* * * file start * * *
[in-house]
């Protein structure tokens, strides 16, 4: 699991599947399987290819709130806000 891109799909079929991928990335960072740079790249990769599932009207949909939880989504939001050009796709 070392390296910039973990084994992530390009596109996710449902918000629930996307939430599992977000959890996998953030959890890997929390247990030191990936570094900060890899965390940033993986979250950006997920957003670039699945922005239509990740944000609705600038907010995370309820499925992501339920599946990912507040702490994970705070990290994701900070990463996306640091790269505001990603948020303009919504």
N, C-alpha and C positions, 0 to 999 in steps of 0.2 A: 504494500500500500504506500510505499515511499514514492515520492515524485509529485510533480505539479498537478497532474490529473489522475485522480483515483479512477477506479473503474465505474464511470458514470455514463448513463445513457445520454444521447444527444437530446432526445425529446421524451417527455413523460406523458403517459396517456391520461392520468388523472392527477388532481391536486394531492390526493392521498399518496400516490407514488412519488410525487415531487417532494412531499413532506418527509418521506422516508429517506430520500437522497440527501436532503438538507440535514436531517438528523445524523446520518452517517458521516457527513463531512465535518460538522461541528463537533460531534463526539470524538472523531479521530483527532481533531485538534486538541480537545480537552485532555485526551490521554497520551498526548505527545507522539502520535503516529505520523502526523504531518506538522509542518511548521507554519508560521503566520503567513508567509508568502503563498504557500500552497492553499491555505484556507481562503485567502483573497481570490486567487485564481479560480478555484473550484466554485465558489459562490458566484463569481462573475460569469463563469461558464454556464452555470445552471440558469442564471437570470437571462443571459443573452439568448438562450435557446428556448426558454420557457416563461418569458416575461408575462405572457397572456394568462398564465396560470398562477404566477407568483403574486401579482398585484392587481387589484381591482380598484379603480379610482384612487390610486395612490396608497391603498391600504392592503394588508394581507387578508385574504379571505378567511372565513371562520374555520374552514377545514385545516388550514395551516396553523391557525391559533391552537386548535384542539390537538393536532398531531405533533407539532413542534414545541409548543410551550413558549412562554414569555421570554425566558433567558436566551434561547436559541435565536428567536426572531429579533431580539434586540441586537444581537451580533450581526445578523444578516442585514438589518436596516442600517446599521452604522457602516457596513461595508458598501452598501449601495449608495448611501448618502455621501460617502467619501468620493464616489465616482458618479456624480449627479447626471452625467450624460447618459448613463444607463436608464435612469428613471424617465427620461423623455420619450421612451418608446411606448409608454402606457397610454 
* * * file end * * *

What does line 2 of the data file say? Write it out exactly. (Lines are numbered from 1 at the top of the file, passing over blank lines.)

């Protein structure tokens, strides 16, 4: 699991599947399987290819709130806000 891109799909079929991928990335960072740079790249990769599932009207949909939880989504939001050009796709 070392390296910039973990084994992530390009596109996710449902918000629930996307939430599992977000959890996998953030959890890997929390247990030191990936570094900060890899965390940033993986979250950006997920957003670039699945922005239509990740944000609705600038907010995370309820499925992501339920599946990912507040702490994970705070990290994701900070990463996306640091790269505001990603948020303009919504």